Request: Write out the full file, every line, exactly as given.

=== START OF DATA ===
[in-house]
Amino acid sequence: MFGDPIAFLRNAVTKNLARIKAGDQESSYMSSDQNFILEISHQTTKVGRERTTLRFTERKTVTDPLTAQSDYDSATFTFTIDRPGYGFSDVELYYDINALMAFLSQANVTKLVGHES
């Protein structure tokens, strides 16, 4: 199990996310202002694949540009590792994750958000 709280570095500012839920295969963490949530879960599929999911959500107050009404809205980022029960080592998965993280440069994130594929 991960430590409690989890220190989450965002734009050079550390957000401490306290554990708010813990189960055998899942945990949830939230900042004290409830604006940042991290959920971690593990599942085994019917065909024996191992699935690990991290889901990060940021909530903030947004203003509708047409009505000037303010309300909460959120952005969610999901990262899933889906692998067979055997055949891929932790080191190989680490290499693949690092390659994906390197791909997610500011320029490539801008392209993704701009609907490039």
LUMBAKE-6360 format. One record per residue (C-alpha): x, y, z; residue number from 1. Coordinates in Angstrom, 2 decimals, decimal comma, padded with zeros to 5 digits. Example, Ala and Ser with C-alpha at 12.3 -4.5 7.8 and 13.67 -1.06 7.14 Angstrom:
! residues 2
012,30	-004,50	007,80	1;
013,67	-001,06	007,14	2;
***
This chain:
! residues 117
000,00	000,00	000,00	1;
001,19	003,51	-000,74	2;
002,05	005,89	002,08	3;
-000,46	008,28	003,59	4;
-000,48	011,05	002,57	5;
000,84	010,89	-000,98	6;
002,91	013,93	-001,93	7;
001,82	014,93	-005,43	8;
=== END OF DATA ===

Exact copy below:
[in-house]
Amino acid sequence: MFGDPIAFLRNAVTKNLARIKAGDQESSYMSSDQNFILEISHQTTKVGRERTTLRFTERKTVTDPLTAQSDYDSATFTFTIDRPGYGFSDVELYYDINALMAFLSQANVTKLVGHES
């Protein structure tokens, strides 16, 4: 199990996310202002694949540009590792994750958000 709280570095500012839920295969963490949530879960599929999911959500107050009404809205980022029960080592998965993280440069994130594929 991960430590409690989890220190989450965002734009050079550390957000401490306290554990708010813990189960055998899942945990949830939230900042004290409830604006940042991290959920971690593990599942085994019917065909024996191992699935690990991290889901990060940021909530903030947004203003509708047409009505000037303010309300909460959120952005969610999901990262899933889906692998067979055997055949891929932790080191190989680490290499693949690092390659994906390197791909997610500011320029490539801008392209993704701009609907490039």
LUMBAKE-6360 format. One record per residue (C-alpha): x, y, z; residue number from 1. Coordinates in Angstrom, 2 decimals, decimal comma, padded with zeros to 5 digits. Example, Ala and Ser with C-alpha at 12.3 -4.5 7.8 and 13.67 -1.06 7.14 Angstrom:
! residues 2
012,30	-004,50	007,80	1;
013,67	-001,06	007,14	2;
***
This chain:
! residues 117
000,00	000,00	000,00	1;
001,19	003,51	-000,74	2;
002,05	005,89	002,08	3;
-000,46	008,28	003,59	4;
-000,48	011,05	002,57	5;
000,84	010,89	-000,98	6;
002,91	013,93	-001,93	7;
001,82	014,93	-005,43	8;